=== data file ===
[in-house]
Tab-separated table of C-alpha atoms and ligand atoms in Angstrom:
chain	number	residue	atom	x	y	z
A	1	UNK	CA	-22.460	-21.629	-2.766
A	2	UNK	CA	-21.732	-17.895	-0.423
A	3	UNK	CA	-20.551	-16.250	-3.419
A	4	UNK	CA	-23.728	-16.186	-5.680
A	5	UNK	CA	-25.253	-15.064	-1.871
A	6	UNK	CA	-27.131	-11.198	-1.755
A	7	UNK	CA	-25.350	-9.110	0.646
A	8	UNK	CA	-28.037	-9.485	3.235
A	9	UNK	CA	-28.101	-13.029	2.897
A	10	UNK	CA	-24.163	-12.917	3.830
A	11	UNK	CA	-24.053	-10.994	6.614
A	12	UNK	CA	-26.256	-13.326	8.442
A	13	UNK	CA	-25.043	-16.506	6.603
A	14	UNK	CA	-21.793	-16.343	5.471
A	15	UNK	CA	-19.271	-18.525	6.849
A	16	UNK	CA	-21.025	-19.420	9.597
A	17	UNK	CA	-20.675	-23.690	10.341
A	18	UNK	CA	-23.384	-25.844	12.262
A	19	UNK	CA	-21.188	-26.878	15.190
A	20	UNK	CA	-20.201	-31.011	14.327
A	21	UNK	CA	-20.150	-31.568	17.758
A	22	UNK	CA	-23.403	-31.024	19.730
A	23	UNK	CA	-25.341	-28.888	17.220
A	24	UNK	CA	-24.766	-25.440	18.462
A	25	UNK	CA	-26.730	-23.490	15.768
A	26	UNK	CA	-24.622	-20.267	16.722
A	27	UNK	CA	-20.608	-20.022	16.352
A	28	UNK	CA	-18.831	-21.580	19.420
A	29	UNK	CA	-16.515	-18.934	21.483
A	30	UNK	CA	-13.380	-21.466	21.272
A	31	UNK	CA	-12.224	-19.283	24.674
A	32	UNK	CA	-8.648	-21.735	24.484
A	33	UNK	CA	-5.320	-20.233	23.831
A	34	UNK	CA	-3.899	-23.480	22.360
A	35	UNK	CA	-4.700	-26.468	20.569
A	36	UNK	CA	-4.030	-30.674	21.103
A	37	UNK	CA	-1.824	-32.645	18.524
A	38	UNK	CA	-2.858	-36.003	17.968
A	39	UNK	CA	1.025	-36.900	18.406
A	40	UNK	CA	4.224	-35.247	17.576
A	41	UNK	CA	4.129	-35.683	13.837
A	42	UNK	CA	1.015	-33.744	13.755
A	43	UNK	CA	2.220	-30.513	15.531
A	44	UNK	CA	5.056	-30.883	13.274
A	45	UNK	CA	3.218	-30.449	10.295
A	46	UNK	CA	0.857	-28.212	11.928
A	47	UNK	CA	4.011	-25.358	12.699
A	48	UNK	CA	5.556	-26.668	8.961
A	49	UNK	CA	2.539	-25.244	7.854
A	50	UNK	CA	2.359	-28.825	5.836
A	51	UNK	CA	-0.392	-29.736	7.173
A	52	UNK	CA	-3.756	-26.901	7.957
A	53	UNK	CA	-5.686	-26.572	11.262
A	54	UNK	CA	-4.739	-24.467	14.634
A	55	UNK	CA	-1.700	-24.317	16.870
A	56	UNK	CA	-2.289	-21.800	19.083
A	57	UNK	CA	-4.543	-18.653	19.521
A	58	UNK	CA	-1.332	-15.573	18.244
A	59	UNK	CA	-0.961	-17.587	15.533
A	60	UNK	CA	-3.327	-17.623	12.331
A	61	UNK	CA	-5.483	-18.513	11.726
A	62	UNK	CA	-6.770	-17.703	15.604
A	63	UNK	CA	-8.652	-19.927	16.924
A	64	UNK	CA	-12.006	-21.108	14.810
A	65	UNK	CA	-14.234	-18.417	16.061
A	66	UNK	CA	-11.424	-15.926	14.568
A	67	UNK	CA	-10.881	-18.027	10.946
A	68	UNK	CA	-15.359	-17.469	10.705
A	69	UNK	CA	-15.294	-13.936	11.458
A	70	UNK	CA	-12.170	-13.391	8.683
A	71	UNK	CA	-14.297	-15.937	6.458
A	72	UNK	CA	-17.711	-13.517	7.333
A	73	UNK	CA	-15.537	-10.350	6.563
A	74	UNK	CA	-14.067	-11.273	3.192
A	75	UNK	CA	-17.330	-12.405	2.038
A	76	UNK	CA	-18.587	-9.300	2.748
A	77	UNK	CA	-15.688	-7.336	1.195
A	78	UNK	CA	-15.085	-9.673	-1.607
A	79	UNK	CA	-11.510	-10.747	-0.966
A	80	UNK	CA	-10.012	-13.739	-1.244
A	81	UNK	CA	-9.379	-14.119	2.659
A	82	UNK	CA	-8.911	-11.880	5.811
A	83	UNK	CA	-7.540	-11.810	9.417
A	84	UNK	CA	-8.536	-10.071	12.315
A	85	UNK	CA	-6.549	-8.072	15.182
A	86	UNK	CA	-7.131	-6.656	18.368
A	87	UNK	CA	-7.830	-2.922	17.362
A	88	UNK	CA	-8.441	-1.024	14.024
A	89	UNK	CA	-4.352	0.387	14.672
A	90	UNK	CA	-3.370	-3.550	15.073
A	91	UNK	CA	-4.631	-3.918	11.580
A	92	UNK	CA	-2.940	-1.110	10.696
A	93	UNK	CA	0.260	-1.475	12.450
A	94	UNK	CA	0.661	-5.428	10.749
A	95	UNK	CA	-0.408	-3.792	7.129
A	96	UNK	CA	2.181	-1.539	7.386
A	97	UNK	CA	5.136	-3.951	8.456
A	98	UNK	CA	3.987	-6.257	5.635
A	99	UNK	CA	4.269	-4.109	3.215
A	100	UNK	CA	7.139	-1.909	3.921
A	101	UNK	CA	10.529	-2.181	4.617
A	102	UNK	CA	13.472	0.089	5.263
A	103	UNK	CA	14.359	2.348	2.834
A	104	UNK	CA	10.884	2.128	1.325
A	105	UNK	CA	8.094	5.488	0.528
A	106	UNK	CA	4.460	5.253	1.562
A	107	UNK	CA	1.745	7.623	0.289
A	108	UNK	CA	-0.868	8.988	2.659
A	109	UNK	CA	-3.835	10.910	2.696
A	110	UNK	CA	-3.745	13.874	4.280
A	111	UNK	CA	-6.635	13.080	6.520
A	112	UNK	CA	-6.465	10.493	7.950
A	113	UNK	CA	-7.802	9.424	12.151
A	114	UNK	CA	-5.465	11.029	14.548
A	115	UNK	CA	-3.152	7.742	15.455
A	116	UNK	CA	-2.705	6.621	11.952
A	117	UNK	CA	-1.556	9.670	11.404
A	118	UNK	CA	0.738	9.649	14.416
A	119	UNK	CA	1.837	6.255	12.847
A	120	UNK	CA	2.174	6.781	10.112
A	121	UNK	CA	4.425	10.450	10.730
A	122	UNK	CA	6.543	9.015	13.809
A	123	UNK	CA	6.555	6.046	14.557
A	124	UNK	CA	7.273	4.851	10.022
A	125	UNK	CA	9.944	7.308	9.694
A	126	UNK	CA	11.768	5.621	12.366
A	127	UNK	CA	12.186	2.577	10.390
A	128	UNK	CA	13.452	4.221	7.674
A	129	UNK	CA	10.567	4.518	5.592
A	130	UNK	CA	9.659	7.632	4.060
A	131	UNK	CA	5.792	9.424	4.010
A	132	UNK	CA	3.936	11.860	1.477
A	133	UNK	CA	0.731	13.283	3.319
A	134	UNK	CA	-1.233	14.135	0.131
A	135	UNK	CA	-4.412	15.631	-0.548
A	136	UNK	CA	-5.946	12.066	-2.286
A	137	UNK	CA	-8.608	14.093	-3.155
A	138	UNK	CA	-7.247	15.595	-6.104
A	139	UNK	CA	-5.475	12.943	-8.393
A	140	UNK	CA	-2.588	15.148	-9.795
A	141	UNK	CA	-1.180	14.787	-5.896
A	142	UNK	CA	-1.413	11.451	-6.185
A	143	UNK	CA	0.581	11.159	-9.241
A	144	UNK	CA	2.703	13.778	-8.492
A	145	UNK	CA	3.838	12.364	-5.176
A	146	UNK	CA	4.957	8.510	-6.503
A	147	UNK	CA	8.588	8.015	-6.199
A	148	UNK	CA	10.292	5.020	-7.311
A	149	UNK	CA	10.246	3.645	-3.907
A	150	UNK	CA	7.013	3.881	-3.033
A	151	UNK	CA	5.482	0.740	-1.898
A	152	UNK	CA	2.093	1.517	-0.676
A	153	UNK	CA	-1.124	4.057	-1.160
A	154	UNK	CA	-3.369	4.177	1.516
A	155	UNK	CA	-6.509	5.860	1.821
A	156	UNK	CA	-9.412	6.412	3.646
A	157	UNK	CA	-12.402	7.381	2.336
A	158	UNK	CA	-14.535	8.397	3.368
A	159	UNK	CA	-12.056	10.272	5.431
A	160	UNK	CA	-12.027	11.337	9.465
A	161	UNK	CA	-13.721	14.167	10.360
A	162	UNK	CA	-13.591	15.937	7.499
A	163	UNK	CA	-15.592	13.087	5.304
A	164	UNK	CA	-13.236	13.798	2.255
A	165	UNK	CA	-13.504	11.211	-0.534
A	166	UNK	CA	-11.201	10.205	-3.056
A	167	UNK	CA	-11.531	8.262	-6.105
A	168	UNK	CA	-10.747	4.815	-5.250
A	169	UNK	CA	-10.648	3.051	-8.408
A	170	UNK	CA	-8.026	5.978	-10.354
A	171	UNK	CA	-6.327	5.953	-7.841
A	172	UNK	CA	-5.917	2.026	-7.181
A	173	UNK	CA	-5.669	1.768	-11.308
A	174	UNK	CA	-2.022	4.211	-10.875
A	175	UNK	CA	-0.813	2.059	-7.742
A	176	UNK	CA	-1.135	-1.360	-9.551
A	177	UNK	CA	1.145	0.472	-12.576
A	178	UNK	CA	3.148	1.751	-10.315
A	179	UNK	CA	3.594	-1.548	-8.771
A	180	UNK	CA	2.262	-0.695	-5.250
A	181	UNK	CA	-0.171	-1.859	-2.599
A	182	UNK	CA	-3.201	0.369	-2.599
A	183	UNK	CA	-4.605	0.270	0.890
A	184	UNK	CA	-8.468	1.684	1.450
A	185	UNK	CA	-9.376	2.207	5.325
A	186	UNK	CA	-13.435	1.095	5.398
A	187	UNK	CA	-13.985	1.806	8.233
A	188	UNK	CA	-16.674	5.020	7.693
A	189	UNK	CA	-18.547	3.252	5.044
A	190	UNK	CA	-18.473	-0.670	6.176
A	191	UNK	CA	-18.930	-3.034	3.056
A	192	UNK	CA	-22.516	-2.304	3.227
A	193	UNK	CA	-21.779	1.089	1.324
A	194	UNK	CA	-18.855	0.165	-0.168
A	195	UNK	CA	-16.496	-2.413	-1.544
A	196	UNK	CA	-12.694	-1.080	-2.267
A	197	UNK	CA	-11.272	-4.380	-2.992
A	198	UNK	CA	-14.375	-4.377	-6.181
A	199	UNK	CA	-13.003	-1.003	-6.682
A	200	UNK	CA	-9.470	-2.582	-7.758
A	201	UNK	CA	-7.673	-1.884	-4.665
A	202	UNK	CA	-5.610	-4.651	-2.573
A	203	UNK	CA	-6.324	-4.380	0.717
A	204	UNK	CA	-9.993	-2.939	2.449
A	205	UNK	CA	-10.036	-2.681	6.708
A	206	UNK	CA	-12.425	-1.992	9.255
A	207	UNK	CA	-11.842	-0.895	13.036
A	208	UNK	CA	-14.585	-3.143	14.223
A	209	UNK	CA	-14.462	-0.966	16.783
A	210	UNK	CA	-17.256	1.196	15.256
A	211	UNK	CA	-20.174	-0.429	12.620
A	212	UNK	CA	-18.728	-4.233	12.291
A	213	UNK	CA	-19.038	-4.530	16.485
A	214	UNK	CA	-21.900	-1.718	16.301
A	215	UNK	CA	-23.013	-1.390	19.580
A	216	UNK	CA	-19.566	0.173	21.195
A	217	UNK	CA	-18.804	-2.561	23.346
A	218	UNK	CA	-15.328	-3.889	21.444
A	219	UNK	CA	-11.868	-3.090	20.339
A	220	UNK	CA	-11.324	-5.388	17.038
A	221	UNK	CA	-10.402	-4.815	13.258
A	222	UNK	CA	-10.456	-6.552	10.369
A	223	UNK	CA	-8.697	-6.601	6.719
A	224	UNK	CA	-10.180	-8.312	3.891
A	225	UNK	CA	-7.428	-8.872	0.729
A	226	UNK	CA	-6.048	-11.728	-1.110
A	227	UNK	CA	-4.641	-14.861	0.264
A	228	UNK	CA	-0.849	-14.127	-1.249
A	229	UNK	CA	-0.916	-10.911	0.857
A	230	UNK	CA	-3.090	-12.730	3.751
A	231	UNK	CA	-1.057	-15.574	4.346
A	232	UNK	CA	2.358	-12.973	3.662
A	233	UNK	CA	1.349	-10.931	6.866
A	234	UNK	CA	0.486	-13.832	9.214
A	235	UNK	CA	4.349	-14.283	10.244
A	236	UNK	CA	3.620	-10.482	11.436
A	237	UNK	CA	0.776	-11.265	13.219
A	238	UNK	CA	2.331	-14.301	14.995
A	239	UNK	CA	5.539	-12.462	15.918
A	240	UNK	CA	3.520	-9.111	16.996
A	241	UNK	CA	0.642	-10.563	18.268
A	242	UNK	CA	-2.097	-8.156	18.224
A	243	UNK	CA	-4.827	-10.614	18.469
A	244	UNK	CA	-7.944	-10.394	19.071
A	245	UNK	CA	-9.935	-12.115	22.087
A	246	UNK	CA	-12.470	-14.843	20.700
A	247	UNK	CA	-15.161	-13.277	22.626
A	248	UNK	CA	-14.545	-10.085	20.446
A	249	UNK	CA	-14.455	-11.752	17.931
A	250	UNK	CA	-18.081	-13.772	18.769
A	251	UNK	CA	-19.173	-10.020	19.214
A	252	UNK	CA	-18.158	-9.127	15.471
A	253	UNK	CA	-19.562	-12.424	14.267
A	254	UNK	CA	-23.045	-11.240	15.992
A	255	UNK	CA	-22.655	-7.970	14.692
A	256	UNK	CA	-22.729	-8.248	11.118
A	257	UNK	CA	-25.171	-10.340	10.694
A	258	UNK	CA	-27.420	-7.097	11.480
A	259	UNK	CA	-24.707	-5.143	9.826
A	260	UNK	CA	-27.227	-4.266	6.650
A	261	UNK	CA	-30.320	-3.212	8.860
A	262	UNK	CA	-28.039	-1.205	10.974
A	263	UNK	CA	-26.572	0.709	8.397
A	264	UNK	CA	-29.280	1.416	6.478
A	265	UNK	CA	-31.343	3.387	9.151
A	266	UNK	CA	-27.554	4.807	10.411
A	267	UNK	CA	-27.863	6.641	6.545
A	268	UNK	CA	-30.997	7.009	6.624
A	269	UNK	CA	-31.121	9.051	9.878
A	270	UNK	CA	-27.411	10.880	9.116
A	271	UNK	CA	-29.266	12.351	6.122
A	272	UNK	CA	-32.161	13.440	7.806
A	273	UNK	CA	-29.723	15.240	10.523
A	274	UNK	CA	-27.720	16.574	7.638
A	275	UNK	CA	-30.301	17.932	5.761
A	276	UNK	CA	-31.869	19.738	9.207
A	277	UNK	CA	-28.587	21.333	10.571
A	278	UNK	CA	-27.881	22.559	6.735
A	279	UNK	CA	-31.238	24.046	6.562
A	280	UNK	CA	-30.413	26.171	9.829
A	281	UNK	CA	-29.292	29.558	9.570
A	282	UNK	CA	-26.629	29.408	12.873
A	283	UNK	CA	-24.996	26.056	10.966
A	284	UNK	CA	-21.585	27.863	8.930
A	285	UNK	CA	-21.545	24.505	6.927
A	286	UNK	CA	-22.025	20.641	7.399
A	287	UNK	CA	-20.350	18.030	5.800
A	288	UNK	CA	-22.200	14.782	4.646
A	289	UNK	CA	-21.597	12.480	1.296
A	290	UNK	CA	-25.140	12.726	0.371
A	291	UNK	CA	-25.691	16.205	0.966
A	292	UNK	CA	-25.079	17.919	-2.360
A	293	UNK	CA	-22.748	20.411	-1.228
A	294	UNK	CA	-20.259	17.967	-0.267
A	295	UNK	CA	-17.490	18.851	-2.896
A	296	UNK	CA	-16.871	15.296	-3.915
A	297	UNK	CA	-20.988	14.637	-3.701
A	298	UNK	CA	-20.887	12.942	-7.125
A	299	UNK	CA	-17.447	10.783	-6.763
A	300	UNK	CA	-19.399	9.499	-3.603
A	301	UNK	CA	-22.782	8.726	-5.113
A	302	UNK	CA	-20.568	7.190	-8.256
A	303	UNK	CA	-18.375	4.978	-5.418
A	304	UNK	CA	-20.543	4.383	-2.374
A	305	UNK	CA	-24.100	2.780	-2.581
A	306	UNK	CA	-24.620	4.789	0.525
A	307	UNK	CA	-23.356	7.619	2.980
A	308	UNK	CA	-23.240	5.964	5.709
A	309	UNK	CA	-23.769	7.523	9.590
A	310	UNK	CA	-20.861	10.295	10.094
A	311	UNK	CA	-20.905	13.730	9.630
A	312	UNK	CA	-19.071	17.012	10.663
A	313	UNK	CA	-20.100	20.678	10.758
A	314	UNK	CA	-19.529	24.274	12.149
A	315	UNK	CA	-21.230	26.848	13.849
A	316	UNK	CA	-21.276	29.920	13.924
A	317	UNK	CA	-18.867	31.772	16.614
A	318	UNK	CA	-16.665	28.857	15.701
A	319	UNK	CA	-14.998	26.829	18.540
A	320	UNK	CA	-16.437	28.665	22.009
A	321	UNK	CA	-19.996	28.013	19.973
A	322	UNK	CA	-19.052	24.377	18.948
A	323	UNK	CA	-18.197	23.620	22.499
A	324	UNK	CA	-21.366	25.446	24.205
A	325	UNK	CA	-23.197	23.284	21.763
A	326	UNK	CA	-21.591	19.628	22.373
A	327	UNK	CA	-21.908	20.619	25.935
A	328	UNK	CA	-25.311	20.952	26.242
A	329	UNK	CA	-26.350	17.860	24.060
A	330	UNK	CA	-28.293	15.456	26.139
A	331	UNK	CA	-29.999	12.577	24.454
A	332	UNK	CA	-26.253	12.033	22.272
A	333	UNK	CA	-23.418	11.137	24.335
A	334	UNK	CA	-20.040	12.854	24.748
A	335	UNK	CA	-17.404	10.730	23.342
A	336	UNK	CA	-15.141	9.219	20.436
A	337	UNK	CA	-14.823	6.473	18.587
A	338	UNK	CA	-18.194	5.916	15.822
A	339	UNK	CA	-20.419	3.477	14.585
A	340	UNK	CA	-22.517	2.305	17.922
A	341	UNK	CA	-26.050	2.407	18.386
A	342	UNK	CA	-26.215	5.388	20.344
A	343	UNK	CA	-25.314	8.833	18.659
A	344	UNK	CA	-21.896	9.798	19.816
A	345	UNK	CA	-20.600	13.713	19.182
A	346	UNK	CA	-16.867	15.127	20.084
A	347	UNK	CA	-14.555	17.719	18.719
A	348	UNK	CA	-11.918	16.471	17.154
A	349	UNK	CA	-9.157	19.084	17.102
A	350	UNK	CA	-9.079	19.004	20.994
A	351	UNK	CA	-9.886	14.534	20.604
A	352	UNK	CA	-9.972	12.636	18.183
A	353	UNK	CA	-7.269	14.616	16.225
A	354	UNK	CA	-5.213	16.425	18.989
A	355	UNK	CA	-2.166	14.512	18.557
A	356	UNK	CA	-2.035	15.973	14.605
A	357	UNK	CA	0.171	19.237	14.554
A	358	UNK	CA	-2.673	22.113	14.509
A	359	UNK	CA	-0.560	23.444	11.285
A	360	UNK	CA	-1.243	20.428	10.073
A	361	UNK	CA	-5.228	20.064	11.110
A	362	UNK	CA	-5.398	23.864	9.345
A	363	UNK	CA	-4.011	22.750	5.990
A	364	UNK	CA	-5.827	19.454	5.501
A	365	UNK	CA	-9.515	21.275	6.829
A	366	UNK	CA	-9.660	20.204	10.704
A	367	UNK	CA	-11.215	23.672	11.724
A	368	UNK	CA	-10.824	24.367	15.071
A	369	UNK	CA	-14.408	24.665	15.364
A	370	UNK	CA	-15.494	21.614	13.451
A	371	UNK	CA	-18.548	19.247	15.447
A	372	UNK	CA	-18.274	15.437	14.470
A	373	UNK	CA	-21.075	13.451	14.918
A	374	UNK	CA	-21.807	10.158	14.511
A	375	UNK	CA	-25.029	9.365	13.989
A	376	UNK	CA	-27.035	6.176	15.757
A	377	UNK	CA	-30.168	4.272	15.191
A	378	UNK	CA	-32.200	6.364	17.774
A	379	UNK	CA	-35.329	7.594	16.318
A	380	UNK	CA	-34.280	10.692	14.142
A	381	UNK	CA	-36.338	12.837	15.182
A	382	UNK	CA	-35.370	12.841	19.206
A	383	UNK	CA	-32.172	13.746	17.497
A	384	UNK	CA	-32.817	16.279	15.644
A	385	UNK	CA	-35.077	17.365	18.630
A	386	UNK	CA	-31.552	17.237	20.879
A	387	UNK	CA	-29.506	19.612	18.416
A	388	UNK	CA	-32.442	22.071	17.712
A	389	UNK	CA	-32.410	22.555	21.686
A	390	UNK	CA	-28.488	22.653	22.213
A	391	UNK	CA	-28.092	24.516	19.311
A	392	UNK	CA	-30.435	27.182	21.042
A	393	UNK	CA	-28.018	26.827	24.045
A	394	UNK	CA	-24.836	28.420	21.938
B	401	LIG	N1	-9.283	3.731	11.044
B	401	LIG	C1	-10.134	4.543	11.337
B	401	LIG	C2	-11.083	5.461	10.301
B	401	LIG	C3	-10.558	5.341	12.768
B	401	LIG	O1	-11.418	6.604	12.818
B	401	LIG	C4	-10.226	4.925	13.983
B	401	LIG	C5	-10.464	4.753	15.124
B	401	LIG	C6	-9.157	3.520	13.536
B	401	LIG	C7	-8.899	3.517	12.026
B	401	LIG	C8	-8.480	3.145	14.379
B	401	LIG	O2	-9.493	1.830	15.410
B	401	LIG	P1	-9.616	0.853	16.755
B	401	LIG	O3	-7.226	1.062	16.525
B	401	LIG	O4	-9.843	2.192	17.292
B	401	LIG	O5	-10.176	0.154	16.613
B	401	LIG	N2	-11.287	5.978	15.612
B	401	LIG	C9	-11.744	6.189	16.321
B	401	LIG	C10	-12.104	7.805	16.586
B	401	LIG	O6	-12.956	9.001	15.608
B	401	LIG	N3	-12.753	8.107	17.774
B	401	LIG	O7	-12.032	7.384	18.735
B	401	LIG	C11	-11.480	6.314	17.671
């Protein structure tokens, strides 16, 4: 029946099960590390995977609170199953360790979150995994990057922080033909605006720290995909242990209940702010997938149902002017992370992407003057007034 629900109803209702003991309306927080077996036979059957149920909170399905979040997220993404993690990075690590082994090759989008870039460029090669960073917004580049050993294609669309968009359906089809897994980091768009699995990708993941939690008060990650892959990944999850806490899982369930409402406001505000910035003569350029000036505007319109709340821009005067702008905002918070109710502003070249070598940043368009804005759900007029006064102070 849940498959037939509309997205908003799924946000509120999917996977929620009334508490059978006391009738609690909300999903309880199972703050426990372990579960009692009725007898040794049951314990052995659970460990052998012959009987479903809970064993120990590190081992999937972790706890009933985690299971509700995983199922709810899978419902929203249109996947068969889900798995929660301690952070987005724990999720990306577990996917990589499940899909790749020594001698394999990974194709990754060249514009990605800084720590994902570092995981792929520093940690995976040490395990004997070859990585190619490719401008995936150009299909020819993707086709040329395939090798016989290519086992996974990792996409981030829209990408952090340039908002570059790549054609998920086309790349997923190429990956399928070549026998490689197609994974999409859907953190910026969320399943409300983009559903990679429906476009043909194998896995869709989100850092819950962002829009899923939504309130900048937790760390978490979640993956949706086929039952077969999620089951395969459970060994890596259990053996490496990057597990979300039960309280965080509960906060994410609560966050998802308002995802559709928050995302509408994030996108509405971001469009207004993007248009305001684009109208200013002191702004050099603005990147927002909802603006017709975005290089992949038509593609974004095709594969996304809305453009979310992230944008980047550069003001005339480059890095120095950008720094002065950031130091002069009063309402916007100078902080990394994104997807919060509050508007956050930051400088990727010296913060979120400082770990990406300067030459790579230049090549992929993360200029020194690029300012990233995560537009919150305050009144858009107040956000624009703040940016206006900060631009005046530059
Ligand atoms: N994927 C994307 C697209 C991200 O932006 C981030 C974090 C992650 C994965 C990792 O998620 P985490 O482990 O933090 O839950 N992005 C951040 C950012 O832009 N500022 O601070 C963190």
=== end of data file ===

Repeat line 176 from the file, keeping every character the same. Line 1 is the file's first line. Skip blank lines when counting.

A	173	UNK	CA	-5.669	1.768	-11.308